Law School Professor Presides Over 16th World Water Conference

Professor Gabriel Eckstein, Chair of the International Scientific Committee and member of the International Steering Committee, presides over the XVI World Water Congress held in Cancun, Mexico, May 29-June 3, 2017.

By Texas A&M University School of Law Staff

Fresh off the XVI World Water Congress, Professor Gabriel Eckstein, who presided over the five-day event as Chair of the International Scientific Committee, said the conference achieved its mission and then some.

A triennial event of the International Water Resources Association (IWRA), the World Water Congress provides a forum for international experts to discuss and respond to global water management, security and accessibility issues.

This year’s event, jointly hosted by Mexico’s National Water Commission (CONAGUA) and the National Association of Water and Sanitation Utilities (ANEAS), took place May 29-June 3 in Cancun, Quintana Roo, Mexico, with representation from more than 65 countries.

“From opening to closing ceremonies, the focus was all about sharing information and formulating outcomes in order to bridge the gap between science and policy,” Eckstein said. “And true to that mission, we have indeed already begun to improve communications and engender closer cooperation between scientists and policy-makers.”

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“It starts with the statement of action we developed, and I’m happy to report that this effort is already gaining traction,” he added, citing the Cancun Declaration.

Linked to a United Nations initiative known as the 2030 Agenda for Sustainable Development, the Cancun Declaration is a four-point call to action outlining how Sustainable Development Goal 6 of the Agenda (which calls for the “availability and sustainable management of water and sanitation for all”) can be attained.

With assistance from four Aggie Law students who served as Congress Ambassadors, Prof. Eckstein worked hand in hand with conference organizers to host more than 100 sessions, 400 speakers and panelists, and over 1,100 attendees addressing a wide range of water-related science and policy issues.

For their part, the four Aggie Law ambassadors who participated (rising 3Ls Hope Shelton, Lola Wilson and Colton Lauer and rising 2L Philip Bedford) gained a clearer understanding of why the chasm between science and policy exists, and moreover, how leaders in the water sphere are working to change it.

Of the key themes she heard after taking in numerous conference sessions, Shelton said there were three that stood out: trust, bringing stakeholders together and accessible information.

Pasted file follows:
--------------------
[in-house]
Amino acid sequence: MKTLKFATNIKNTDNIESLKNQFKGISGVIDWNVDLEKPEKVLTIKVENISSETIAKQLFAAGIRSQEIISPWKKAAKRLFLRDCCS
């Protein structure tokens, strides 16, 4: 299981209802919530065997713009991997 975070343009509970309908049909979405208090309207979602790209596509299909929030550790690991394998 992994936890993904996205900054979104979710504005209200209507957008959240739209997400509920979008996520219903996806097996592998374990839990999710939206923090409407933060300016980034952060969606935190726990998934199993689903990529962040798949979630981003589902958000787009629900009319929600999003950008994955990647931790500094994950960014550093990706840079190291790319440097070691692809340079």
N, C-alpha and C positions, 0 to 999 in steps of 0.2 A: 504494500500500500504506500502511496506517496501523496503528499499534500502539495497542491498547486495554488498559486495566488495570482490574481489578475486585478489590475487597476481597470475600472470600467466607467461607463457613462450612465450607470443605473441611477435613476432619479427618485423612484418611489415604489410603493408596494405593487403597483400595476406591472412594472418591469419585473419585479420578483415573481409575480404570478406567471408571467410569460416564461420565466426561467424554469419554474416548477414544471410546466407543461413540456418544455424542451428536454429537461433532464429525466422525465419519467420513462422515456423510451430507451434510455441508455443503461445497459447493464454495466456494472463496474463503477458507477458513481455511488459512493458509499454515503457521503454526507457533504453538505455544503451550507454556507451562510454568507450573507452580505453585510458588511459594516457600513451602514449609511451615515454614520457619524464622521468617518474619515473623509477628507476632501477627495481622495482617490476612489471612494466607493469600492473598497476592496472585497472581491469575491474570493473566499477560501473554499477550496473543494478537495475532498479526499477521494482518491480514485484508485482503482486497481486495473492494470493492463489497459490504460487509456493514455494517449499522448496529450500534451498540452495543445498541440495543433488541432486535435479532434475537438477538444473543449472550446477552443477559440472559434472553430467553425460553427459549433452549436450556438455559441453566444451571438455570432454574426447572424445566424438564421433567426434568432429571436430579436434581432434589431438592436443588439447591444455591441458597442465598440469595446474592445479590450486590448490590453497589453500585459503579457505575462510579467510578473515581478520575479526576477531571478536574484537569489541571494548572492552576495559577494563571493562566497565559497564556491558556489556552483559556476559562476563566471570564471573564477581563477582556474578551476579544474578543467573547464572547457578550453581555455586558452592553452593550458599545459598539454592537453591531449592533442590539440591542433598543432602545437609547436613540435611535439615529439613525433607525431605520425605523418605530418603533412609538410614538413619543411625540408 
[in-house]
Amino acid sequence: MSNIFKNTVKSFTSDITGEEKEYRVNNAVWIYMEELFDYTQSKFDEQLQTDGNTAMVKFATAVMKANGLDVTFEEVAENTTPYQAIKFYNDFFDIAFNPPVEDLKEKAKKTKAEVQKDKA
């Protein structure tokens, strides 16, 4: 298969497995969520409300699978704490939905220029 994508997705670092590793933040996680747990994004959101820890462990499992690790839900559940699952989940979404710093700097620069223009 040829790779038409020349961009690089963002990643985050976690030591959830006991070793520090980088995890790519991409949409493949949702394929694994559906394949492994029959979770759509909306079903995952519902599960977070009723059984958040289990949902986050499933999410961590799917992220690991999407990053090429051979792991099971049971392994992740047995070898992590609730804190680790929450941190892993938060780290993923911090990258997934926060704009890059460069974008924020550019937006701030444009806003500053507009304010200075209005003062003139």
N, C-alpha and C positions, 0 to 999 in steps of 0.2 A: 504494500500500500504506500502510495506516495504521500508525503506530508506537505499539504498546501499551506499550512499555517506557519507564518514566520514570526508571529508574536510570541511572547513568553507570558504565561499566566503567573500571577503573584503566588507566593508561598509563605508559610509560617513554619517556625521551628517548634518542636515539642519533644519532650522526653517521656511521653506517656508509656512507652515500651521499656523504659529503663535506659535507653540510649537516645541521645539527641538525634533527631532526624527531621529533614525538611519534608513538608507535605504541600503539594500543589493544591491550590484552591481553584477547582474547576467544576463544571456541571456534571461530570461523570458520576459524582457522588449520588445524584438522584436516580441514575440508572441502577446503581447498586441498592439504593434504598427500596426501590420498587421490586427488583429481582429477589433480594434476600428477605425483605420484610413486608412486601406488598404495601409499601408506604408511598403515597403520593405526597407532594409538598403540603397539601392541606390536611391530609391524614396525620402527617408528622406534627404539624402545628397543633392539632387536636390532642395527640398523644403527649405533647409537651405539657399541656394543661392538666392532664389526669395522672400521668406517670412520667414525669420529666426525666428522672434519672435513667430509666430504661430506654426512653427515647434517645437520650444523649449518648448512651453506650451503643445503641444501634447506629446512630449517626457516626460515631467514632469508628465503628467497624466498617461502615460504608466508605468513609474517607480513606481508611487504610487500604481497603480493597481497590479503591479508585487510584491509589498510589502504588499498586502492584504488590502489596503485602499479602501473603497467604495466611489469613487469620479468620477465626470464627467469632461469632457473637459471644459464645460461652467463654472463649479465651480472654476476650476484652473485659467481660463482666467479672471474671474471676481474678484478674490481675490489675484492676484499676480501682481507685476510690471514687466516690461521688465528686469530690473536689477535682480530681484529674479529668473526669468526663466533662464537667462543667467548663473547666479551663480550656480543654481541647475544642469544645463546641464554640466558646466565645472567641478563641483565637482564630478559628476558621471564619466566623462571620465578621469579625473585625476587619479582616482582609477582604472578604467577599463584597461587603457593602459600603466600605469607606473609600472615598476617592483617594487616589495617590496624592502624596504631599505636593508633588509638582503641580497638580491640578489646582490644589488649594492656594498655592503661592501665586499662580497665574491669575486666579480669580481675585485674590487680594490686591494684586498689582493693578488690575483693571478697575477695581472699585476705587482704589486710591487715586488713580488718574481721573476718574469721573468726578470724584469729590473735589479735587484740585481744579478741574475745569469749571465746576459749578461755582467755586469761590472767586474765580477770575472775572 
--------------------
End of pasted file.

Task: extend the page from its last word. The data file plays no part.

“There must be transparent communication between all parties and more importantly, the parties must trust one another for the communication to be effective,” Shelton said. “Disseminating the information to the public and policy makers is just as crucial as gathering information because it allows policy makers to create policy that reflects accurate science and it allows the public to understand their individual responsibility, which gives the public an investment in water security. We are all in this together. Water connects us all.”

Fellow Congress Ambassador Colton Lauer concurred.

“I found my discussions with academics, researchers, practitioners and students from different countries to be most fulfilling, because those conversations exposed new perspectives, cultures, and stories that I had not known before, and made me feel closer to the global community,” he said. “It was an extremely humbling and fulfilling experience to be able to witness cooperation and discussion between people from all over the world.”

“The real work comes next,” Eckstein said. “We have to ensure that scientists and policy-makers continue to build stronger relationships and coordinate their efforts. This means helping scientists to translate their work into practical terms that can be more easily integrated into decision-making, as well as educating policy-makers in various scientific results. It also means ensuring that policy-makers convey society’s research needs and priorities to the scientists so that research efforts can be directed toward those needs. This is the gap that must be bridged if we are to ensure the success of our communities and environment into the future.”

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This story originally appeared on the School of Law website.


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